New county Health Board member explains vaccine position
Dr. Annie Bukacek, founder of Hosanna Health Care, on Tuesday, July 16, in Kalispell. (Brenda Ahearn/Daily Inter Lake)
Daily Inter Lake | February 26, 2020 2:00 AM
While many have criticized the Flathead County commissioners’ appointment of Dr. Annie Bukacek to the Flathead City-County Health Department’s Board of Health in December — largely over her views on vaccinations — Bukacek said the claim she’s an “anti-vaccine advocate” is incorrect and lacks context.
Bukacek is the founder of Hosanna Healthcare in Kalispell and director of the Montana Pro-Life Coalition. She’s been a Flathead Valley resident for nearly 30 years and holds a medical degree from the University of Illinois. And she has significant reservations about the vaccine industry.
While many describe Bukacek as an “anti-vaccine advocate” — or what is known widely as an “anti-vaxxer” for short — she described her viewpoint as “pro-informed choice.”
“It is false to say I am anti-vaccine,” Bukacek said. “I don’t try to dissuade my patients from getting vaccines. Most of my patients are up-to-date on their vaccines.”
Instead of using language such as “anti” or “pro,” which can be polarizing, she said her thoughts on vaccines fall somewhere closer to the middle.
“I strongly recommend guardians of children educate themselves about the risks as well as the benefits so they can make informed decisions for the health of their children,” Bukacek said.
Those risks, she emphasized, range from severe allergic reactions to death — side effects that are still possible, albeit very rare. These details, Bukacek noted, are “rarely discussed at length” with patients and she “implores parents to inform themselves” before taking their kids to get vaccinated.
The Centers for Disease Control and Prevention also provides such details on its website and elsewhere stating, “vaccines are continually monitored for safety and like any medication, vaccines can cause side effects. However, a decision not to immunize a child also involves risk and could put the child and others who come into contact with him or her at risk of contracting a potentially deadly disease.” The CDC and other organizations, including the World Health Organization, also highlight how most side effects to vaccines are minor, such as sore arms or low-grade fevers and go away within a few days.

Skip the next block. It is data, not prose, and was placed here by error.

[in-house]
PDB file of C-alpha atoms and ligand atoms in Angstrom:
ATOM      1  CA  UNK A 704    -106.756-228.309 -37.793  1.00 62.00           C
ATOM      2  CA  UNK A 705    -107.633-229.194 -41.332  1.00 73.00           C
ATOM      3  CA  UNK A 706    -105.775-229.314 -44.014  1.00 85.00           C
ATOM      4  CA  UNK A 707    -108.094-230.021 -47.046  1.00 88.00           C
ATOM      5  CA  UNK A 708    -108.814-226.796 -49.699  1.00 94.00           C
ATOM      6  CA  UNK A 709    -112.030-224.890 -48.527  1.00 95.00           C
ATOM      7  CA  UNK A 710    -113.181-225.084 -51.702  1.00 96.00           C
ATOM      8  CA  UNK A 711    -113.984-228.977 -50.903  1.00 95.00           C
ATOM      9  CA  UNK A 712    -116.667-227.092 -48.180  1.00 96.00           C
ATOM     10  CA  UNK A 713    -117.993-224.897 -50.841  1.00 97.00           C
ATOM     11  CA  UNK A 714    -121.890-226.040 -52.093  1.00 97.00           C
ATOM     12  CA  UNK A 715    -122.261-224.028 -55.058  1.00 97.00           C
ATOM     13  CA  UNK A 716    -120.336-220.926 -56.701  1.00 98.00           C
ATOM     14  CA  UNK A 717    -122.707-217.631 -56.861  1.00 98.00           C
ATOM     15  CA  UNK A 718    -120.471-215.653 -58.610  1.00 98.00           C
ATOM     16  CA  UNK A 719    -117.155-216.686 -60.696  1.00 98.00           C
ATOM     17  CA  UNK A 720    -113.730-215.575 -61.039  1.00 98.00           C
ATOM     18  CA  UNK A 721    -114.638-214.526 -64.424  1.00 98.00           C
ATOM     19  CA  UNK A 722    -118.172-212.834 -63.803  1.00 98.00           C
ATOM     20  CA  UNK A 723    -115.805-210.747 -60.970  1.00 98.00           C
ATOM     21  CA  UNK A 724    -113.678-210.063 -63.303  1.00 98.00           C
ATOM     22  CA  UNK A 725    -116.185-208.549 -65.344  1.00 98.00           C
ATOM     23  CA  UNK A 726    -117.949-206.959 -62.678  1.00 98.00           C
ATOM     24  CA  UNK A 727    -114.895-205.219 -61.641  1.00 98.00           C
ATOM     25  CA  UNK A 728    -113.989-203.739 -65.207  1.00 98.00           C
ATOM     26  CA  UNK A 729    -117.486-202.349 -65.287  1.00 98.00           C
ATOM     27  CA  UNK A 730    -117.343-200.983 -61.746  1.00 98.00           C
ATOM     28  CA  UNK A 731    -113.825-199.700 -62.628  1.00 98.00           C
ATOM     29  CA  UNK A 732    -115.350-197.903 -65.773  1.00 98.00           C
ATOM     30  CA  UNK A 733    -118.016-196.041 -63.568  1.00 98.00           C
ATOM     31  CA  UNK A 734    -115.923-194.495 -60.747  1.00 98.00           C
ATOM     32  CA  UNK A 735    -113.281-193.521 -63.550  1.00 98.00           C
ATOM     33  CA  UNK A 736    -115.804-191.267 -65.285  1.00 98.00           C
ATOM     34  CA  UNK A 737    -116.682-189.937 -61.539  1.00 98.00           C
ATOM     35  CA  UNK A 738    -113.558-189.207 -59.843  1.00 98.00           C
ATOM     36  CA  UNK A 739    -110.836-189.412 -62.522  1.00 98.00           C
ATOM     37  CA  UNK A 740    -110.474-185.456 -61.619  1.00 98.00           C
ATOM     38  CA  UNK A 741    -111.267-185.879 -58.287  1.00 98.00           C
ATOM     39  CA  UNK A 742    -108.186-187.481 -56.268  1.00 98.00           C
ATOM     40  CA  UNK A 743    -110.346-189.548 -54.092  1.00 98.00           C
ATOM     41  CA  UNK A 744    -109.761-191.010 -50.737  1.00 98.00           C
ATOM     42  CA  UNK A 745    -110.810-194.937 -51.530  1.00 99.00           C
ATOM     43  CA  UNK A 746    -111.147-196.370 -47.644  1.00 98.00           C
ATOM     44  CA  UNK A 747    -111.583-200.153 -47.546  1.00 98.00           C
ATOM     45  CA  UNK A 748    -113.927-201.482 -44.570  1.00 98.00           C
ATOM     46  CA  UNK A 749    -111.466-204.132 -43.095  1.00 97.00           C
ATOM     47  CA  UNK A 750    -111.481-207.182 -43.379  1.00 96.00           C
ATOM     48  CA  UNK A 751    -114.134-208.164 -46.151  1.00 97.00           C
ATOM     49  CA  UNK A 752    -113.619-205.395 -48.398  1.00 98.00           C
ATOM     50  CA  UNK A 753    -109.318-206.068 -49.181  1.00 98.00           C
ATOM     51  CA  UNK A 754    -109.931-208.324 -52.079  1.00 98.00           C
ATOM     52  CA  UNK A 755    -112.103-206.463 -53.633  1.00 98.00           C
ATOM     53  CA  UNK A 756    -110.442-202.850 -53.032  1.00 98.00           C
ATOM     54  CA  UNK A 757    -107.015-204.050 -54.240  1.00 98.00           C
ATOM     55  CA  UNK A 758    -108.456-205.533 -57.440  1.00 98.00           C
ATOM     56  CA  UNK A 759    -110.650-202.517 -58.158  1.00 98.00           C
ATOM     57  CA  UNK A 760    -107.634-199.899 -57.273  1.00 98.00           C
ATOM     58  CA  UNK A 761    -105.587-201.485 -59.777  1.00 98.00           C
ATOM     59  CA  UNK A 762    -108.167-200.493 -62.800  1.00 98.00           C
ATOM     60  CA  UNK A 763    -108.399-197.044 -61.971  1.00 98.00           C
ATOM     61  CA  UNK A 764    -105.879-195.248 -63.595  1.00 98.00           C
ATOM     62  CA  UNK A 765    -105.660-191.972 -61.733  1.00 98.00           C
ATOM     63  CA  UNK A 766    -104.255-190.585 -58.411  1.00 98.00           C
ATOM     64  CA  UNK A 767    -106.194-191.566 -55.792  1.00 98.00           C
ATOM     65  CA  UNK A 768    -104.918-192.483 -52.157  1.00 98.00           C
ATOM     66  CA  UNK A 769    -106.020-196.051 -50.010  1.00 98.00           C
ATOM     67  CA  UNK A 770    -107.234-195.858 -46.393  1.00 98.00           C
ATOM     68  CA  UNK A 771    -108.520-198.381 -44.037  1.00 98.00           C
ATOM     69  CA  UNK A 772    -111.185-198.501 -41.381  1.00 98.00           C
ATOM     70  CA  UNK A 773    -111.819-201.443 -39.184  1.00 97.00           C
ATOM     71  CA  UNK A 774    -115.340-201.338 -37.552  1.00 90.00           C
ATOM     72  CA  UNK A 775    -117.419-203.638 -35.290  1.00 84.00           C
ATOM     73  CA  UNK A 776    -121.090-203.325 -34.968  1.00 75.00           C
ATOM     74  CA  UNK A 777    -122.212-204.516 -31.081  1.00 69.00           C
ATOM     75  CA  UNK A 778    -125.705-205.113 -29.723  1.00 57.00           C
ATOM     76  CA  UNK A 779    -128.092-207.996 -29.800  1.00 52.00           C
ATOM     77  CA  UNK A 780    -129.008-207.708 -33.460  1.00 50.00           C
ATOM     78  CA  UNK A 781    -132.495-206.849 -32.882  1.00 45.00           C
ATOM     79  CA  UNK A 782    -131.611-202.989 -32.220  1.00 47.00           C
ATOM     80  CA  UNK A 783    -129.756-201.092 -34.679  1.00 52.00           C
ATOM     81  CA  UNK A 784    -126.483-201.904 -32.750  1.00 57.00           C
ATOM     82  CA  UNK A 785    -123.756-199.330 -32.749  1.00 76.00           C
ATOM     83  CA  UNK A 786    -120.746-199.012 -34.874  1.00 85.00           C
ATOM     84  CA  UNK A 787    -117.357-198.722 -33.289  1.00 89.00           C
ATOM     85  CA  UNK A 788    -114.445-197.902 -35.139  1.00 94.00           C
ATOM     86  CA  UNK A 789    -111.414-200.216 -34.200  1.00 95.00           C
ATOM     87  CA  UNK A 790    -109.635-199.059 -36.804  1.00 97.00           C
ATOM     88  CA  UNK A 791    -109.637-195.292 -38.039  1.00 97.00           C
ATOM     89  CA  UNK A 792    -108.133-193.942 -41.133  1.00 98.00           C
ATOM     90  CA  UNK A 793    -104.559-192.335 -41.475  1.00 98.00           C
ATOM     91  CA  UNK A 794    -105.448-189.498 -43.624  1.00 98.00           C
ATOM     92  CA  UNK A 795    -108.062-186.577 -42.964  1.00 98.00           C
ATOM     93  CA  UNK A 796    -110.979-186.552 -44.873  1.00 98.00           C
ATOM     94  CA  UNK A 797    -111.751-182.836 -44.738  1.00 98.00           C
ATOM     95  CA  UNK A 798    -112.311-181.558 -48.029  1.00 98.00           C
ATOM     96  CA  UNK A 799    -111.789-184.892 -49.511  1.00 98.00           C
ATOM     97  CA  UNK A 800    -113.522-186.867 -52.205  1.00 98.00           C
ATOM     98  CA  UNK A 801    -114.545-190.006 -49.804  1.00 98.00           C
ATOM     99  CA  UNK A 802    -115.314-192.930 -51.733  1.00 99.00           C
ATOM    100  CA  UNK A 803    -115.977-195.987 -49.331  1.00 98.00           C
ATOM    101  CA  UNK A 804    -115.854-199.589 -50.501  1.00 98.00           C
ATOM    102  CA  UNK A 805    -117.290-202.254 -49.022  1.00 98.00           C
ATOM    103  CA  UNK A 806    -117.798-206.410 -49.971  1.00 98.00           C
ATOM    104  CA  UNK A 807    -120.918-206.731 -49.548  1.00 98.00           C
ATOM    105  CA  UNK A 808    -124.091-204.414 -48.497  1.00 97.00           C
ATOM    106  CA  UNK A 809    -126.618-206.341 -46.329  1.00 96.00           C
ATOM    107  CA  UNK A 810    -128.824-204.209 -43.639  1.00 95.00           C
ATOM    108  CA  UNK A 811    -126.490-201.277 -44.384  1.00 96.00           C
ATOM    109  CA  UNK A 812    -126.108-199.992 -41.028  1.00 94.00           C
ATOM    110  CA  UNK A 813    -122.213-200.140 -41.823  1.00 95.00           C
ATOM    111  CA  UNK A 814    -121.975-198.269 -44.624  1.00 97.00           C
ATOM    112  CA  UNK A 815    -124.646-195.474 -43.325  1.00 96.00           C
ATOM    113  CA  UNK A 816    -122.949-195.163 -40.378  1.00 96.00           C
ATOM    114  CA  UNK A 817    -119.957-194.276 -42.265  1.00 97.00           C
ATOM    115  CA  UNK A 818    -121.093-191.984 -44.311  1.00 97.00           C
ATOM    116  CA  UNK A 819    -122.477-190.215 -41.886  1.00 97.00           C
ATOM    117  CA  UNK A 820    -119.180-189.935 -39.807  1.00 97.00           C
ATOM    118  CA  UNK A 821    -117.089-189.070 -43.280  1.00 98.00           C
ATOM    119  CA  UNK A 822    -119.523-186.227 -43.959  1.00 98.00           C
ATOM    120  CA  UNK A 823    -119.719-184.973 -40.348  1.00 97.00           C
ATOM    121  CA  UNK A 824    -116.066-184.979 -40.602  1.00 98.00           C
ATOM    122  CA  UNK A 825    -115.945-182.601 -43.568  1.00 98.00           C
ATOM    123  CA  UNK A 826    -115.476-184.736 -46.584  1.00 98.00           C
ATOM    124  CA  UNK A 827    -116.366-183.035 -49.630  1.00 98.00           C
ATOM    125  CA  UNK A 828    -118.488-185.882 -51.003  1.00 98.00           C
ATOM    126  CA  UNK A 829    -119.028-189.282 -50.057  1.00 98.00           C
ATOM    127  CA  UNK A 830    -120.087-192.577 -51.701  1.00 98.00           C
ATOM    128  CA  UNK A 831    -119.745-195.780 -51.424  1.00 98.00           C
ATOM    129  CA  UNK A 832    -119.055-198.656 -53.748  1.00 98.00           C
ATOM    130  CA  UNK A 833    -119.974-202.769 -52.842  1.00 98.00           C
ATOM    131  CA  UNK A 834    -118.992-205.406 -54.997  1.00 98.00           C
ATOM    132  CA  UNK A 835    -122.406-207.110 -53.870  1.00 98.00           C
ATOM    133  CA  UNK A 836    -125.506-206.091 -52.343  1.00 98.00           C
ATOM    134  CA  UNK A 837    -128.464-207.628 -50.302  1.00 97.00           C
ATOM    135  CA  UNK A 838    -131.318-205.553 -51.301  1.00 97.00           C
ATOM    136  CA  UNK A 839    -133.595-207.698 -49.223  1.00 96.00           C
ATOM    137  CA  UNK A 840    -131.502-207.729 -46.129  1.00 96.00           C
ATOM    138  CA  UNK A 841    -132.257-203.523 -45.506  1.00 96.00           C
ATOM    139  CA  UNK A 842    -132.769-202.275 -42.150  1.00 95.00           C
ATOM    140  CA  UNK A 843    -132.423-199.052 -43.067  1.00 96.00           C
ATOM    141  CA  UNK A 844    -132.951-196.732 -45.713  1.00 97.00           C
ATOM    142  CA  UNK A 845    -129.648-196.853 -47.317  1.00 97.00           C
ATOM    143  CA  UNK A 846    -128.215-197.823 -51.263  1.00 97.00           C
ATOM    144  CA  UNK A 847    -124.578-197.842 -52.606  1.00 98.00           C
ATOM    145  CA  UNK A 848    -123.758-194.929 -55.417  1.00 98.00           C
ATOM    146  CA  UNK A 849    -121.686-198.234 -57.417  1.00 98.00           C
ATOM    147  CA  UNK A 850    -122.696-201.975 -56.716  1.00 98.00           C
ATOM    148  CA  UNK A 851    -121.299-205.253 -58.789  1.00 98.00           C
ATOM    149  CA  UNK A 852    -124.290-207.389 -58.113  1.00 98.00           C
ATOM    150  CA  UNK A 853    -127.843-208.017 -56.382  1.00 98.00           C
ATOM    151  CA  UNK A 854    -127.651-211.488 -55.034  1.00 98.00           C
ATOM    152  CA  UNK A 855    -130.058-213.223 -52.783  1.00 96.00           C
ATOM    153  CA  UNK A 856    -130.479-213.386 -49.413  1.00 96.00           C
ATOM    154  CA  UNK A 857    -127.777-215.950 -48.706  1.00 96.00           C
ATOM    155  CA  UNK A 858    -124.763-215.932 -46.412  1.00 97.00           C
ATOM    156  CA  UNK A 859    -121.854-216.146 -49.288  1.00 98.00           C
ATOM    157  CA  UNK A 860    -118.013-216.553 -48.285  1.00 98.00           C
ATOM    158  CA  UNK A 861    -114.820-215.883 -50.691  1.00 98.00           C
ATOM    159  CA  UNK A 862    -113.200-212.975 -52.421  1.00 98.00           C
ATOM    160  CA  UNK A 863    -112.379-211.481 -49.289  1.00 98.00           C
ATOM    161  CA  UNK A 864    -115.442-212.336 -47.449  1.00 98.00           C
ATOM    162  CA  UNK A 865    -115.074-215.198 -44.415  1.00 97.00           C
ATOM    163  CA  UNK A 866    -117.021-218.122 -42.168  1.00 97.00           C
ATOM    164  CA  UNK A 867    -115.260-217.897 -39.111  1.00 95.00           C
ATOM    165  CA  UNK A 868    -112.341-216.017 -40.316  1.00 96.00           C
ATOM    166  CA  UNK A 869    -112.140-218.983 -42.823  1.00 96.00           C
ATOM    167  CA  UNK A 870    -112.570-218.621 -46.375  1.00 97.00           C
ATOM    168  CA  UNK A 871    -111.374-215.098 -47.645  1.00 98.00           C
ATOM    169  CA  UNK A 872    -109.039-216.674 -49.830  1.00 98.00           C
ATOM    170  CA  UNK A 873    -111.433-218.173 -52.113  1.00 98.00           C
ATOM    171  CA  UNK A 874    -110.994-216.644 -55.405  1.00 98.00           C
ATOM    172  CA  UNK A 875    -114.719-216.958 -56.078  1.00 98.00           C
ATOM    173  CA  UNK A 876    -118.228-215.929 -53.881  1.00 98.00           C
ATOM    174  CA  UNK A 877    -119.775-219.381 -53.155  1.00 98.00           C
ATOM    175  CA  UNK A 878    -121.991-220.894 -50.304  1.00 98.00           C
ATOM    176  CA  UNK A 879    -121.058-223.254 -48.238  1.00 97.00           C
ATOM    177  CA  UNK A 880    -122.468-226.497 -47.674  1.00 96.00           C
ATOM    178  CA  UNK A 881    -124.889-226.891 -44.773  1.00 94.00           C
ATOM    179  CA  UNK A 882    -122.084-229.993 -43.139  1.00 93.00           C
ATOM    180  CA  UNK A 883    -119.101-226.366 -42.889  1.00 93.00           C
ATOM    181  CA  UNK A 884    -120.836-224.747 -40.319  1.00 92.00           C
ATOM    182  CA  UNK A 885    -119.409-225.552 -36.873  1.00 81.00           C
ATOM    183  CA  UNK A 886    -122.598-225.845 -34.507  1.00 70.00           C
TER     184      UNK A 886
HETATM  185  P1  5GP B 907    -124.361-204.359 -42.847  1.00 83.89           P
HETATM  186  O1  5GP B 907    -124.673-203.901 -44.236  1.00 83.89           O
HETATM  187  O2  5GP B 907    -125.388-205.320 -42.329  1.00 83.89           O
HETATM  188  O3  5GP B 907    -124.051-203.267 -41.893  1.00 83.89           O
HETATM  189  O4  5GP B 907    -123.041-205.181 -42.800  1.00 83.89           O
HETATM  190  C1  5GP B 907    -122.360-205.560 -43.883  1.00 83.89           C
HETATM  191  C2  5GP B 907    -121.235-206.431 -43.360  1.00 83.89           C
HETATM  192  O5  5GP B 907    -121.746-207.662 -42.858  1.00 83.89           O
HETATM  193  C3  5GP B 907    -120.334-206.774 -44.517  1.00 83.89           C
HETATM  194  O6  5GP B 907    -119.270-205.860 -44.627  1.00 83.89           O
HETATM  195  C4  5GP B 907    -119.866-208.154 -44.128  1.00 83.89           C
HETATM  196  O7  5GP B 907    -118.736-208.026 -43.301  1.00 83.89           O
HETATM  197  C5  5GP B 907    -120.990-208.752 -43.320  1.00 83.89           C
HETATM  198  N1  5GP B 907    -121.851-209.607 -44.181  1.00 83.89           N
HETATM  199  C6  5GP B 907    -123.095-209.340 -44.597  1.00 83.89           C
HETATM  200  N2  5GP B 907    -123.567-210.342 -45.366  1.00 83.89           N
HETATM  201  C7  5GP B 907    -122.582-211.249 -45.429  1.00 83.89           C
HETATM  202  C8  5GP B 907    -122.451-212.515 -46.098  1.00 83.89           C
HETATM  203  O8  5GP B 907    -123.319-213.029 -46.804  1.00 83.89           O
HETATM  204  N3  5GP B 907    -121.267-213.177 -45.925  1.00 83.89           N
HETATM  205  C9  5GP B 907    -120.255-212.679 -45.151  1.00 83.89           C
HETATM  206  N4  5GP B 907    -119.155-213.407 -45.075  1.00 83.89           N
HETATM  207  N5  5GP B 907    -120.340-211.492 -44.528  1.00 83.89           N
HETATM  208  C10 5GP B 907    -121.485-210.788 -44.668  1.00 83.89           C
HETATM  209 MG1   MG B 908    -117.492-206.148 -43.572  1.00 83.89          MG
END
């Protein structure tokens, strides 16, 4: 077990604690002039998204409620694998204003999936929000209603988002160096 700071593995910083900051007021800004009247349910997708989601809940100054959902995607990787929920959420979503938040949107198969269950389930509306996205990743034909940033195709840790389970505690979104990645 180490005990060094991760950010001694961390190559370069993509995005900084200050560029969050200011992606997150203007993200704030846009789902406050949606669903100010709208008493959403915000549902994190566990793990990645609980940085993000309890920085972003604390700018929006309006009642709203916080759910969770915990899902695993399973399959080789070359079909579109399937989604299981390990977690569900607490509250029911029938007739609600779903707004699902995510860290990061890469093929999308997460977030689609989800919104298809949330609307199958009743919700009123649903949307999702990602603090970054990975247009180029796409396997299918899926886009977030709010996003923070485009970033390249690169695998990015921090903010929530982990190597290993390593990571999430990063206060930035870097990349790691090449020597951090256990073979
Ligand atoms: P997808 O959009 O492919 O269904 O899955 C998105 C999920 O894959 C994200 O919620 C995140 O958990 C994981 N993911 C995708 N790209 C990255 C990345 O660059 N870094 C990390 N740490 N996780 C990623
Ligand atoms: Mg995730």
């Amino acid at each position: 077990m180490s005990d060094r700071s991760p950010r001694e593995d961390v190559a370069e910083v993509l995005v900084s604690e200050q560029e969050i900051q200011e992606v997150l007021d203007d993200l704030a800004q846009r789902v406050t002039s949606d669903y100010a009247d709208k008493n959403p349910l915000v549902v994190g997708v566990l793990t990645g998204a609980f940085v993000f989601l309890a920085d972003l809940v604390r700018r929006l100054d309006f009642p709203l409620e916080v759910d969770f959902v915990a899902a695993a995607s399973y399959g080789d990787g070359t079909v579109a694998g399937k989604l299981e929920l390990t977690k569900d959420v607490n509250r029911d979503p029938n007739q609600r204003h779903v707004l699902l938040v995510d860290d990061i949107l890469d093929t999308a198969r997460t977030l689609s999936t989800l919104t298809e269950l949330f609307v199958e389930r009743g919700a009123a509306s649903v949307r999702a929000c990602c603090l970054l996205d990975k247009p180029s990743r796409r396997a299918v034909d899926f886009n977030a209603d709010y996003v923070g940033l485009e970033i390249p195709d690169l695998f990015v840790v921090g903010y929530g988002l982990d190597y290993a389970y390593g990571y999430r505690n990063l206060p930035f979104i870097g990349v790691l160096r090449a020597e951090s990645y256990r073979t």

But Bukacek aims to highlight those more severe, yet rare risks.
“Patients are told routinely that vaccines are safe. For the most part, they are not given any evidence to the contrary,” Bukacek said.
She said she became more interested in sharing such information with her patients in 2009, when she discovered the National Vaccine Injury Compensation Program for the first time.
The program was created in the 1980s after lawsuits against vaccine companies and health-care providers threatened to cause vaccine shortages and reduce U.S. vaccination rates, which “could have caused a resurgence of vaccine-preventable disease,” according to the Health Resources and Services Administration website. The program may provide financial compensation to individuals who file a petition and are found to have been injured by a vaccine covered under the program, and even with cases in which such a finding is not made, petitioners may receive compensation through a settlement.
“It [the program] made it clear to me that these vaccines are not as safe as I was taught,” Bukacek said.
She added it should be a red flag that the program is centered around suing the government, not the vaccine manufacturers, saying “if a manufacturer puts an unsafe product out on the market that harms consumers of that product, shouldn’t the maker be held accountable?”
Aside from pointing out concerns related to the program and the presentation of vaccine risks being “inadequate,” Bukacek also discussed qualms with “herd immunity,” which according to the CDC is “a situation in which a sufficient proportion of a population is immune to an infectious disease to make its spread from person to person unlikely.”
WHILE BUKACEK is outspoken about her views on vaccines, including a video on the home page of Hosanna Healthcare’s website, she said it was not her focus for wanting to join the Board of Health.
“I have many years of leadership statewide, working toward the betterment of health-care provision and I wanted to serve at the county and city level,” Bukacek said.
According to Bukacek, she will be serving as supervisor for the department’s home-health committee, which is something she “feels very passionate towards.” The department’s home-health services offers patients professional care without leaving home for treatment.
Still, Bukacek’s appointment to the board evoked disappointment from many local residents and professionals.
During the December Board of Health meeting, one former board member said the appointment flies in the face of the health department’s goal to reach a greater than 90% to 95% vaccination rate for children in the Flathead Valley and urged other members to “prevent this county from returning to 19th century medicine.”
In 2019, health officials warned a decline in the vaccination rate among Flathead County students was posing a major health risk to the valley. Department data shows the vaccination rate in 2018-2019 was at 92.6% down from 93.7%. Ideally, department officials say that number should be closer to 95% to ensure herd immunity.
Bukacek was one of two new board members appointed, the second being Ardis Larsen, wife of local engineer and Flathead County Planning Board member Jeff Larsen. Bukacek and Larsen replaced longtime board members David Meyerowtiz and Wayne Miller and will serve three-year terms through December 2022.
Reporter Kianna Gardner can be reached at 758-4407 or email@example.com